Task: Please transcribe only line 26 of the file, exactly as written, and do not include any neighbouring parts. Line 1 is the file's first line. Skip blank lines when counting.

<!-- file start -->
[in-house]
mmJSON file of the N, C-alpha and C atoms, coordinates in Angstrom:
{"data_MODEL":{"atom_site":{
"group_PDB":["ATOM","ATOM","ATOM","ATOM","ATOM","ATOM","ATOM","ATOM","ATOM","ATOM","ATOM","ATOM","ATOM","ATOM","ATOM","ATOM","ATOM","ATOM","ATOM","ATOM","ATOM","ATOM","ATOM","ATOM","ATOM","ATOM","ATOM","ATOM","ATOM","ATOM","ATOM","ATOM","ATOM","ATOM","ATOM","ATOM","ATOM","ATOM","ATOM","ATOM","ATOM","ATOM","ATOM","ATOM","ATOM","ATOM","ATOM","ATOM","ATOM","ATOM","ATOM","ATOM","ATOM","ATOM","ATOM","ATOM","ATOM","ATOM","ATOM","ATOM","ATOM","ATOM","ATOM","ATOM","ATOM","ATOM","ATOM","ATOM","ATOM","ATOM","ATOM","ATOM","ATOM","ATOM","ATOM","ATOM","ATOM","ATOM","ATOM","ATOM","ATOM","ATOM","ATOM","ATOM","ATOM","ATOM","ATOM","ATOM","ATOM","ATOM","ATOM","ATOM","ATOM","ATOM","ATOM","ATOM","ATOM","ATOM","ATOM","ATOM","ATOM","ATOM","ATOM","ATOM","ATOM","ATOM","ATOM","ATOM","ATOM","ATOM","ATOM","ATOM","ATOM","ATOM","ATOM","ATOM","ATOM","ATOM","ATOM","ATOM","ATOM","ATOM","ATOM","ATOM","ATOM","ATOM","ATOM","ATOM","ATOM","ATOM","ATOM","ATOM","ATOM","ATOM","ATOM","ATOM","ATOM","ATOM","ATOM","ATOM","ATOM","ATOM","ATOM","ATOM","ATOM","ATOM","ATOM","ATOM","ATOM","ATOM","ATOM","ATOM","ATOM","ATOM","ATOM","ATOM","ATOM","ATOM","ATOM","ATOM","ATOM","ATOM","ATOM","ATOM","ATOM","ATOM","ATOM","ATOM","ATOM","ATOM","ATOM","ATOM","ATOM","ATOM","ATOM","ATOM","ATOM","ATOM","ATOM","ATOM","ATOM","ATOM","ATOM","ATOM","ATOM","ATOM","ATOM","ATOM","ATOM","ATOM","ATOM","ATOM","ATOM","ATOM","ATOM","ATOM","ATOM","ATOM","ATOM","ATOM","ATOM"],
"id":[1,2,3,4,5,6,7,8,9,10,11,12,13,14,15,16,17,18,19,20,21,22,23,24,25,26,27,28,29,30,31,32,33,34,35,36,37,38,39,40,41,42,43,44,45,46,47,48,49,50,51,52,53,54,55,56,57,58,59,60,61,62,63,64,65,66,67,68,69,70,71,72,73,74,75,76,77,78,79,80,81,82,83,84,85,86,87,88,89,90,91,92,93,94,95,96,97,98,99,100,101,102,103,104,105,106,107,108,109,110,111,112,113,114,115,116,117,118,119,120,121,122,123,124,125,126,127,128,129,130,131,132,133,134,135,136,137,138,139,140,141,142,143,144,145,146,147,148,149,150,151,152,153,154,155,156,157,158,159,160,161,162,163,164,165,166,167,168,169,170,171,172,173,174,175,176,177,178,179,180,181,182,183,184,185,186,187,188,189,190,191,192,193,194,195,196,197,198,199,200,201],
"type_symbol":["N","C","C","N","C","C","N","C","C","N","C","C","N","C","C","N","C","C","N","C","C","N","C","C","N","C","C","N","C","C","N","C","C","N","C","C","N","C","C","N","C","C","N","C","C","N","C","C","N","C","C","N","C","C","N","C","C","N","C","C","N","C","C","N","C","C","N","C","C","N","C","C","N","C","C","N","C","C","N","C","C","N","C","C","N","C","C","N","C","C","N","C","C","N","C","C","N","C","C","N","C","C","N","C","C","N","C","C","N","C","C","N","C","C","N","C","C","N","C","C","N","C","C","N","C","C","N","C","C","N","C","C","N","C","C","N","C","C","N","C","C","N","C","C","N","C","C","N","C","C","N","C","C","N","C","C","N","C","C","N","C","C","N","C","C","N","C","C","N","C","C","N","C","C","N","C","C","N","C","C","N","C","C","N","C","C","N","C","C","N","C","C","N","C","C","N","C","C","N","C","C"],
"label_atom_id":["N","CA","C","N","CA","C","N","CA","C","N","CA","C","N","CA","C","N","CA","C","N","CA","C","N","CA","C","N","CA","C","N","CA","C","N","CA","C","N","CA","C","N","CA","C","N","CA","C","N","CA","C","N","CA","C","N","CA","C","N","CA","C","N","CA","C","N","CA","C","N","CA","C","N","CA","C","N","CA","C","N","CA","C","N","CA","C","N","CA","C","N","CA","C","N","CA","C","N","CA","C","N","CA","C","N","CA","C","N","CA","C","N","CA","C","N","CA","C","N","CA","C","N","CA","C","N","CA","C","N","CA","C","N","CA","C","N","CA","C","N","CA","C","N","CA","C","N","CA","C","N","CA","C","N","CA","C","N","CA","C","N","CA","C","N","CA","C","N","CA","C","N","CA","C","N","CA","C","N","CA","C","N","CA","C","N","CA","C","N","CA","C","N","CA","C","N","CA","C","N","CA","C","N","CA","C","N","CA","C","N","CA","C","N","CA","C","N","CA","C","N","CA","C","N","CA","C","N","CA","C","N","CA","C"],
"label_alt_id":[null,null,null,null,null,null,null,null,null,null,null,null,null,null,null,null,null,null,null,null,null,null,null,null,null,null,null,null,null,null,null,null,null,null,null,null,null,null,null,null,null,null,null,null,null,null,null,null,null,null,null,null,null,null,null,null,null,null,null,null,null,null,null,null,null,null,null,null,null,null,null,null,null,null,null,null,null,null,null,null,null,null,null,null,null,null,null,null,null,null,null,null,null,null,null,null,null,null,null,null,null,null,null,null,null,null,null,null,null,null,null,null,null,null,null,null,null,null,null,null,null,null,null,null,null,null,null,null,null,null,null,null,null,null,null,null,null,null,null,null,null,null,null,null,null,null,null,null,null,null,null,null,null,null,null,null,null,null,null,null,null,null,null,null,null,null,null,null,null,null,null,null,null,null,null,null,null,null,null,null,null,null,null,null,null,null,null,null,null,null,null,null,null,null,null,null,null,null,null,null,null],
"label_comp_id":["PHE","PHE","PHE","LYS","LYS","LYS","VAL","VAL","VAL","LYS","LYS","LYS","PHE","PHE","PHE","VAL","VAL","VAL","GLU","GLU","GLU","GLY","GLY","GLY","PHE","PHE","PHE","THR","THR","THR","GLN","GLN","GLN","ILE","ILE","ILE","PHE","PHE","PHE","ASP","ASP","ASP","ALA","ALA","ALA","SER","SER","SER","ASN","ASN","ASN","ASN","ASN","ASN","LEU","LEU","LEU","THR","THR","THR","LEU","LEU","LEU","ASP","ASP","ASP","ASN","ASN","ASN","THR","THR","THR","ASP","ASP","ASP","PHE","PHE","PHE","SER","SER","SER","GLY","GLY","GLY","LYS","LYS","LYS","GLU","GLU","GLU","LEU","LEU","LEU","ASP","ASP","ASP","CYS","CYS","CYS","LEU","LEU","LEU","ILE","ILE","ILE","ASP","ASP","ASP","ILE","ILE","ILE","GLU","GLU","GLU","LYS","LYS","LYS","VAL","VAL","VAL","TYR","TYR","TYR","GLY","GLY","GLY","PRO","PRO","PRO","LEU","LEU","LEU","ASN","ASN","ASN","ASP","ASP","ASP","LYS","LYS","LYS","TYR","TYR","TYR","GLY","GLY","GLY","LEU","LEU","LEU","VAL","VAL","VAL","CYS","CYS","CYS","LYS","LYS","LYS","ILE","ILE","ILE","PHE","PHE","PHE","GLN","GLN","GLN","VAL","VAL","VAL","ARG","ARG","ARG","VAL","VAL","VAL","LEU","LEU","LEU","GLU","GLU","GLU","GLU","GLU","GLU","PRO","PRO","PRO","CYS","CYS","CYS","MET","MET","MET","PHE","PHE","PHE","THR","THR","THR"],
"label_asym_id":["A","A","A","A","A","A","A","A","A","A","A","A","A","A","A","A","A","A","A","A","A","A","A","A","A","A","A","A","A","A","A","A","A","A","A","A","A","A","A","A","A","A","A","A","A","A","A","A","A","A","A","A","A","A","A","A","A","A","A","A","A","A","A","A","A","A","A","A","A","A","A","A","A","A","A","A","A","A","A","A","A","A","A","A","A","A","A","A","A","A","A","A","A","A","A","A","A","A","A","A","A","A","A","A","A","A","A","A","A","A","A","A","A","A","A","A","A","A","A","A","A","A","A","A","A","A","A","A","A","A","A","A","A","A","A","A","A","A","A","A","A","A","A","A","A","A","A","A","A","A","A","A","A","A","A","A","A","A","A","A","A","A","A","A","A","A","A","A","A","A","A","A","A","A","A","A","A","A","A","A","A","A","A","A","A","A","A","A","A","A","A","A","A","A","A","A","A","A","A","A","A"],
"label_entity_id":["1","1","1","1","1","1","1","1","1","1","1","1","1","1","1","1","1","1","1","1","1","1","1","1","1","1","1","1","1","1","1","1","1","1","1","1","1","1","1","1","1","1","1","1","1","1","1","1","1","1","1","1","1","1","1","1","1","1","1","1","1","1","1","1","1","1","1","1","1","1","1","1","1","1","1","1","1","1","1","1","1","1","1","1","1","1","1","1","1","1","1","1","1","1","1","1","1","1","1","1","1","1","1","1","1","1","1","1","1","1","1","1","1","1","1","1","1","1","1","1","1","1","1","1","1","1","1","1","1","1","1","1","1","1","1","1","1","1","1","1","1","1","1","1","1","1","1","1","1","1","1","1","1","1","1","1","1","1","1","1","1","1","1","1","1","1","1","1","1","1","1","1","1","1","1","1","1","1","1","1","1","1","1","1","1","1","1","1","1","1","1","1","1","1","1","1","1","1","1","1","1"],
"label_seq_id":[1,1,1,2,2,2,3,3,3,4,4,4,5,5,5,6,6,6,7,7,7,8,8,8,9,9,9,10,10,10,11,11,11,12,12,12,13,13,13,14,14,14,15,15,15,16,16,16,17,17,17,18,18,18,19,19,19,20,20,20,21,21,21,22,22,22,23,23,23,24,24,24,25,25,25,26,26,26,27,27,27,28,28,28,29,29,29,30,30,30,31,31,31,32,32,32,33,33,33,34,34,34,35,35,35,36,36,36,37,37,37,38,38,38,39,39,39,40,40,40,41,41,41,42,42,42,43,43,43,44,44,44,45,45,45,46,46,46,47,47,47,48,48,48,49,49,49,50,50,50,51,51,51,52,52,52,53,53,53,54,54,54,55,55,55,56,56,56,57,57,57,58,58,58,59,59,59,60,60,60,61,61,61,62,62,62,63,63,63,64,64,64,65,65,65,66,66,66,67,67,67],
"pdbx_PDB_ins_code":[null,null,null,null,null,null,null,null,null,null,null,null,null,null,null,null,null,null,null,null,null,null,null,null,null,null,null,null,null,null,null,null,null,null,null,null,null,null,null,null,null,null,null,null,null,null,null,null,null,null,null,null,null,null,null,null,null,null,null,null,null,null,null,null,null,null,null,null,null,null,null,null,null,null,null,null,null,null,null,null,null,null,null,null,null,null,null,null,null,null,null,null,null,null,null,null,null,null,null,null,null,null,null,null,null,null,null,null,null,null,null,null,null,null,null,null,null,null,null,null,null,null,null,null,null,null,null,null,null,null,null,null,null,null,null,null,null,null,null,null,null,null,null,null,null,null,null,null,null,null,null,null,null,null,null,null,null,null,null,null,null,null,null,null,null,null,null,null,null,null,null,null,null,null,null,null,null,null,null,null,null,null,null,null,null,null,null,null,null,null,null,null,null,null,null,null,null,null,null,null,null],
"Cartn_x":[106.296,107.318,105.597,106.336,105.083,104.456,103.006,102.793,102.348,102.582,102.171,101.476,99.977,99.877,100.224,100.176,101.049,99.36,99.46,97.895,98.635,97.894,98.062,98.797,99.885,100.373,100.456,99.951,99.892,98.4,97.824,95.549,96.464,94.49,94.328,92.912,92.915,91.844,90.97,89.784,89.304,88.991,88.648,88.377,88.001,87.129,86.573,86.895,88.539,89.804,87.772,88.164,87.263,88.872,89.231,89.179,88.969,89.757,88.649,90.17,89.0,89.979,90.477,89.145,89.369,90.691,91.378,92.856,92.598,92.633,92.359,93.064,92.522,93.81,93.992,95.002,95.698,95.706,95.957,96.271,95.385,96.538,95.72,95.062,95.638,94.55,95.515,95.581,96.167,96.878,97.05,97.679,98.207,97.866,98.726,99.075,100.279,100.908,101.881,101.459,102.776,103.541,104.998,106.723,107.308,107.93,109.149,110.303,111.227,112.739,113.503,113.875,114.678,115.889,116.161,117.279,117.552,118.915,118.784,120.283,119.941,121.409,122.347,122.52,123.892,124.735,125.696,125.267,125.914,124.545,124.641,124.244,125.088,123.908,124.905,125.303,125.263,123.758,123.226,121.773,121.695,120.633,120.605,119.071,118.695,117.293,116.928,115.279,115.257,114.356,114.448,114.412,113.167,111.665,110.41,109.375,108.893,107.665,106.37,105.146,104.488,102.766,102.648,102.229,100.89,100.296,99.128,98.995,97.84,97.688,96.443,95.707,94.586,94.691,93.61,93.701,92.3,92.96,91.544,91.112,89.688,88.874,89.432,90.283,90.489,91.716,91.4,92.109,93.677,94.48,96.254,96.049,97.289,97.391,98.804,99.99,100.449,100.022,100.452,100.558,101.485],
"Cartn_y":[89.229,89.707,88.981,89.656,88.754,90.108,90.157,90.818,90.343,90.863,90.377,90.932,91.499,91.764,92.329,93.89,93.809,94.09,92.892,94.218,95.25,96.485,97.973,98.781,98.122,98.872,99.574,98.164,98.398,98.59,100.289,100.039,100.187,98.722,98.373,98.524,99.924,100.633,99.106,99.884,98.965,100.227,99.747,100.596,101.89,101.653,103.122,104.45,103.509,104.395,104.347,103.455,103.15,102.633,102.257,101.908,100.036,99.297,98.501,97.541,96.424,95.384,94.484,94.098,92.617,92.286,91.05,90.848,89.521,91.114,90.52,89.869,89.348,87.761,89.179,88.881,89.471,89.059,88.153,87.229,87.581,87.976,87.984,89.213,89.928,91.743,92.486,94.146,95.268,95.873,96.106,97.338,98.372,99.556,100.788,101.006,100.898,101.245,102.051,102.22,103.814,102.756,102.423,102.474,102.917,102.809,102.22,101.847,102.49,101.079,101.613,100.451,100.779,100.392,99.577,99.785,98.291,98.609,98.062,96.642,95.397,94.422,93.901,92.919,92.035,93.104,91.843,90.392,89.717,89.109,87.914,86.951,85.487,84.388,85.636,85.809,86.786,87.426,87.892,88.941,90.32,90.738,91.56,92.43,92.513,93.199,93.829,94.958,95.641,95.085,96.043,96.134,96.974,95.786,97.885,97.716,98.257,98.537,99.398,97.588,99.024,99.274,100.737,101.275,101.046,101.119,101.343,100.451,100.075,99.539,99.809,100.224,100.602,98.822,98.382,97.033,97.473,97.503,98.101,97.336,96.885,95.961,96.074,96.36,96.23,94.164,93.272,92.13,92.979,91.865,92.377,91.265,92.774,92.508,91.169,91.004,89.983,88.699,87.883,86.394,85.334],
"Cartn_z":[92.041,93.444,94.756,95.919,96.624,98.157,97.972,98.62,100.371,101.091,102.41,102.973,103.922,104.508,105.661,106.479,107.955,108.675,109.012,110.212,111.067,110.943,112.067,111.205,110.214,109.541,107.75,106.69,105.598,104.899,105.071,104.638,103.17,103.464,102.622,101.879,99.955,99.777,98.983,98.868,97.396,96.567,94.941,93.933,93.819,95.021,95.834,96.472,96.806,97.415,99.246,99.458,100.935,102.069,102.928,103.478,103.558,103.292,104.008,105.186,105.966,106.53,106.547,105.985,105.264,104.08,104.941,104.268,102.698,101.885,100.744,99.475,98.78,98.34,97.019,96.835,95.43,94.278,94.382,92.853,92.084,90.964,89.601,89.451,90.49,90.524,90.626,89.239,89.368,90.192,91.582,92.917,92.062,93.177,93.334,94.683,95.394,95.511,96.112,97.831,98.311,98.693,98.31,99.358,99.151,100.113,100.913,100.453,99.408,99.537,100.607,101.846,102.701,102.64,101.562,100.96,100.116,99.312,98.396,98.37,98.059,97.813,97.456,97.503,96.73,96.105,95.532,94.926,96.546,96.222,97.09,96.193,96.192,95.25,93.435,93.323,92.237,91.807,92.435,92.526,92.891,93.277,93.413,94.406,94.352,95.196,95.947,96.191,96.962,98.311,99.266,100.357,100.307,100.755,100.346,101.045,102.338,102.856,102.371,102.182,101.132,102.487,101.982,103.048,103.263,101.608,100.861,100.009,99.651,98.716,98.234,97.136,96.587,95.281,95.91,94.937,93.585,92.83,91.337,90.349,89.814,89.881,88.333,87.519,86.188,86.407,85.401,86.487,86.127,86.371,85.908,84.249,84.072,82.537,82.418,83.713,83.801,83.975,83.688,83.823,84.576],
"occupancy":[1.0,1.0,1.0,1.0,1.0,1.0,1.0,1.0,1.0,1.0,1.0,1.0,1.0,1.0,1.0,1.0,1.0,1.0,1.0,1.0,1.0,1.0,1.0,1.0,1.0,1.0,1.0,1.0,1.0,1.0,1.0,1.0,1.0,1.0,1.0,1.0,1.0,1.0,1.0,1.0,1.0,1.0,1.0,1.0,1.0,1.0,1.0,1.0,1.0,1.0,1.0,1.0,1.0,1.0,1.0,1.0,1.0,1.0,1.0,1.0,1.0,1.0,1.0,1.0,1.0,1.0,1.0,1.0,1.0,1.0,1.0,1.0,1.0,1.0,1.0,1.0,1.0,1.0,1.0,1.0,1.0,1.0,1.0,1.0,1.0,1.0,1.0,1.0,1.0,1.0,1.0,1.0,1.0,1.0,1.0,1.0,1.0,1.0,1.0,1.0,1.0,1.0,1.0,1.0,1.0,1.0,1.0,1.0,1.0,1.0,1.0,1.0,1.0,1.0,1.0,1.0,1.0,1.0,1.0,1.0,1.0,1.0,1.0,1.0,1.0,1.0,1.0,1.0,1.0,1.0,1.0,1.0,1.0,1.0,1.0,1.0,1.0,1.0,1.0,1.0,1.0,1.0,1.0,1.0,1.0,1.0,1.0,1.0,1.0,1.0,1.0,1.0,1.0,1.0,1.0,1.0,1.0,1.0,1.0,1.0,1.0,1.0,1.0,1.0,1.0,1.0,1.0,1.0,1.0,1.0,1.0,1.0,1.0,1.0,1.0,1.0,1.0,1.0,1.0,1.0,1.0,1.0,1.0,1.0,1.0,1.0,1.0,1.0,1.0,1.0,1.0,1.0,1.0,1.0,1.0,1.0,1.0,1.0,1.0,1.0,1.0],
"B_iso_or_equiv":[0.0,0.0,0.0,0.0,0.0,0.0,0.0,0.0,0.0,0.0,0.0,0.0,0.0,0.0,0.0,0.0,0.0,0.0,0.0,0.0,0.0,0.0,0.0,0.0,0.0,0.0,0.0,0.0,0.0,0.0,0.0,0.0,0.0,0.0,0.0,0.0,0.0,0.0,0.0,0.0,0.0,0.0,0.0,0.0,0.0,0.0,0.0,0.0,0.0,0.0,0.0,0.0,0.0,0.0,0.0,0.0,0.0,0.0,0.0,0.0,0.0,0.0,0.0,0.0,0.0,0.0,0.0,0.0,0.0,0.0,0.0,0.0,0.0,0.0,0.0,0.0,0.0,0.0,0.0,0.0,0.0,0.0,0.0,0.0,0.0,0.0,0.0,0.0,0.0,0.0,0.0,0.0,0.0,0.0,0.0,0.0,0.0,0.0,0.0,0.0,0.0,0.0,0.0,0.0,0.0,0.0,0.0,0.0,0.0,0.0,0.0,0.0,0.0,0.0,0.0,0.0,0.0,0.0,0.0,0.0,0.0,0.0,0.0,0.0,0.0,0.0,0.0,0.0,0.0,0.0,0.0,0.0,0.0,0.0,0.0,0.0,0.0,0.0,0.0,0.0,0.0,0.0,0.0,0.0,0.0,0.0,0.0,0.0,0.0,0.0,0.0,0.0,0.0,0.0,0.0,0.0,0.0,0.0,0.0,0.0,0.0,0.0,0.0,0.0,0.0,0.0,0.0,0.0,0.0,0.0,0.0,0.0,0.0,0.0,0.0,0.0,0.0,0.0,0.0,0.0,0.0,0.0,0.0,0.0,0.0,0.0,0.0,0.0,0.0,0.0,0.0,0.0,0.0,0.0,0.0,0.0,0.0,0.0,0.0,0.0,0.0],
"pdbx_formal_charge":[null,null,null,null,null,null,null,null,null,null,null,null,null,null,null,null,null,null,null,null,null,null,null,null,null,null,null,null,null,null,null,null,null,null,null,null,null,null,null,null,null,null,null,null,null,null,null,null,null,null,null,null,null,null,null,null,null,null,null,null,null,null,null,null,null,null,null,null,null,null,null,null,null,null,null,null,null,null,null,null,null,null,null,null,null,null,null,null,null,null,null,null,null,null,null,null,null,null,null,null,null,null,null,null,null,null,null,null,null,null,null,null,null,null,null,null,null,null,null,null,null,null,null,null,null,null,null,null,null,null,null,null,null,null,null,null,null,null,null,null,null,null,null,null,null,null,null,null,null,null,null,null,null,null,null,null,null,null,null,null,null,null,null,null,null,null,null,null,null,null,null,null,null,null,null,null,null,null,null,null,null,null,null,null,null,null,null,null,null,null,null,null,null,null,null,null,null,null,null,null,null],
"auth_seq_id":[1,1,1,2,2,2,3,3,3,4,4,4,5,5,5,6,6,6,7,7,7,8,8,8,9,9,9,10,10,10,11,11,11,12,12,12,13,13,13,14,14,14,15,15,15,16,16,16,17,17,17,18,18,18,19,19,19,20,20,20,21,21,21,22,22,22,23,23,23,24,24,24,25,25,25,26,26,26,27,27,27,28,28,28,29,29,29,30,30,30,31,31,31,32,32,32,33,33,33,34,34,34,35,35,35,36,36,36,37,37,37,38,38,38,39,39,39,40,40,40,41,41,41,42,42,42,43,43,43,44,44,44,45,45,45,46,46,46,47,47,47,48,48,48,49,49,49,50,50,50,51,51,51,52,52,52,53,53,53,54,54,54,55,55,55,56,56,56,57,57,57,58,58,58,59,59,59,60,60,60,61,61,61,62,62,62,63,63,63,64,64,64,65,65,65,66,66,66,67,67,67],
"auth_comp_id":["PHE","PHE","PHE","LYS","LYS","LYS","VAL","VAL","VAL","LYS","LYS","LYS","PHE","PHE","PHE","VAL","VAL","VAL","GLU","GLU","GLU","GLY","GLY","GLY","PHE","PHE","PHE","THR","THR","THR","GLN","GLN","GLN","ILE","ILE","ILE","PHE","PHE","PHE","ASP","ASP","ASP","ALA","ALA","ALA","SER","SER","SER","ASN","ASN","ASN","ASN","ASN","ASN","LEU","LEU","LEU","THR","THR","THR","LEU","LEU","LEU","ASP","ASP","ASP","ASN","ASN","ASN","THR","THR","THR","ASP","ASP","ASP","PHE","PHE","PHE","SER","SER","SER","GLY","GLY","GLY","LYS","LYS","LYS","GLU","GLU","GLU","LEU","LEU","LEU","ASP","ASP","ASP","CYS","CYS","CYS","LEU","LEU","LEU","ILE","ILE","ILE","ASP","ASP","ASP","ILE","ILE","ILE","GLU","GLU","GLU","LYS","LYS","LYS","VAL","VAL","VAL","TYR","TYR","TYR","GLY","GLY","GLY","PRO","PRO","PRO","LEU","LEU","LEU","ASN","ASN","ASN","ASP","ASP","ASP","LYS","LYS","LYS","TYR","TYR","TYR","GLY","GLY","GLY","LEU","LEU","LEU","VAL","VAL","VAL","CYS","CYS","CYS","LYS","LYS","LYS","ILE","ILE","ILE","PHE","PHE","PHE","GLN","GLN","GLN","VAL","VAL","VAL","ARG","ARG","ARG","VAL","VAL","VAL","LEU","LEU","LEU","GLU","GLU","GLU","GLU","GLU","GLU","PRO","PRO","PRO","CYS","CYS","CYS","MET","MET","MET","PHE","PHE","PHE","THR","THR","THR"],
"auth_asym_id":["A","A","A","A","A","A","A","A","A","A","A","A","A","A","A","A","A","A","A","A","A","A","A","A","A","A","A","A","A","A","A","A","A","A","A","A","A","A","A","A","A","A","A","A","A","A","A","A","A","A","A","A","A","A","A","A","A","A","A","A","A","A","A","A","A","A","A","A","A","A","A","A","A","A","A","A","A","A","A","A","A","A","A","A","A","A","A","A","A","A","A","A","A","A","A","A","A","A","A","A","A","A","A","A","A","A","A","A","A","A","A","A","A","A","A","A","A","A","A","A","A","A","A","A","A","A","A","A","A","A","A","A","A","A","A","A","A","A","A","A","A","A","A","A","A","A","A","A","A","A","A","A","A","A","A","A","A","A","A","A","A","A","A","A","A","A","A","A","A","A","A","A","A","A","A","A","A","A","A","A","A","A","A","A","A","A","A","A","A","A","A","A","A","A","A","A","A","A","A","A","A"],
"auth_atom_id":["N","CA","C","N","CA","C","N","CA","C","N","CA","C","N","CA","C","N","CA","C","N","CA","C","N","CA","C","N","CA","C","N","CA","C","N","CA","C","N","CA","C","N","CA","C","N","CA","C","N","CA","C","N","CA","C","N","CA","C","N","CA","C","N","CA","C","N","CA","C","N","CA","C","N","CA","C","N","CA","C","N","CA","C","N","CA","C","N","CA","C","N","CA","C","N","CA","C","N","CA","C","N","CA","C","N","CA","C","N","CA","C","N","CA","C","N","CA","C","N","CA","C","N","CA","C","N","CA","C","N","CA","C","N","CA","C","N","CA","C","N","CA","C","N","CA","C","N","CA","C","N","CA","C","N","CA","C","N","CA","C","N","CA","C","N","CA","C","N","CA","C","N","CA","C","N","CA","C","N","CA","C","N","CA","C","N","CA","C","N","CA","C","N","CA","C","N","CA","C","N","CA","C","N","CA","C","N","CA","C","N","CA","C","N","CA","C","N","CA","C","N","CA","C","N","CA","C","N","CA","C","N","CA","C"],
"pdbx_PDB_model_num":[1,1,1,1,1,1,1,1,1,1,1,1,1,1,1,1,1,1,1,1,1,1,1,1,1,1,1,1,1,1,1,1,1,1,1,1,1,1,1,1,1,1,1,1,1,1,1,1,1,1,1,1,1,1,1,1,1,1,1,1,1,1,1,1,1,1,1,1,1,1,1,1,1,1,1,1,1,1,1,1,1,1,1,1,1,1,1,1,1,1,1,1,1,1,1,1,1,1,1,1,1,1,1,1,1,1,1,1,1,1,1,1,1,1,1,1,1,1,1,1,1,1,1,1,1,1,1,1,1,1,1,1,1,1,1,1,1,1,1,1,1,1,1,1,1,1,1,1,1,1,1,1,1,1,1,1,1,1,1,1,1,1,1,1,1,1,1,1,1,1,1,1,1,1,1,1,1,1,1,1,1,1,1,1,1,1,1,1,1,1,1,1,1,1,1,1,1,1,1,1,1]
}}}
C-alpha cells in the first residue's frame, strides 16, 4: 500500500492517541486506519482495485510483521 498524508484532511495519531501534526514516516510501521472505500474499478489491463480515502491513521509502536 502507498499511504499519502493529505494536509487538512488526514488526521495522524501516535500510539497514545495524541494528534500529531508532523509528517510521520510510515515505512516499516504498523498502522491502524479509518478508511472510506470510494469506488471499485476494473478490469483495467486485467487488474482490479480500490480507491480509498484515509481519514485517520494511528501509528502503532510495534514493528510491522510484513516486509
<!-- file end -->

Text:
C-alpha cells in the first residue's frame, strides 16, 4: 500500500492517541486506519482495485510483521 498524508484532511495519531501534526514516516510501521472505500474499478489491463480515502491513521509502536 502507498499511504499519502493529505494536509487538512488526514488526521495522524501516535500510539497514545495524541494528534500529531508532523509528517510521520510510515515505512516499516504498523498502522491502524479509518478508511472510506470510494469506488471499485476494473478490469483495467486485467487488474482490479480500490480507491480509498484515509481519514485517520494511528501509528502503532510495534514493528510491522510484513516486509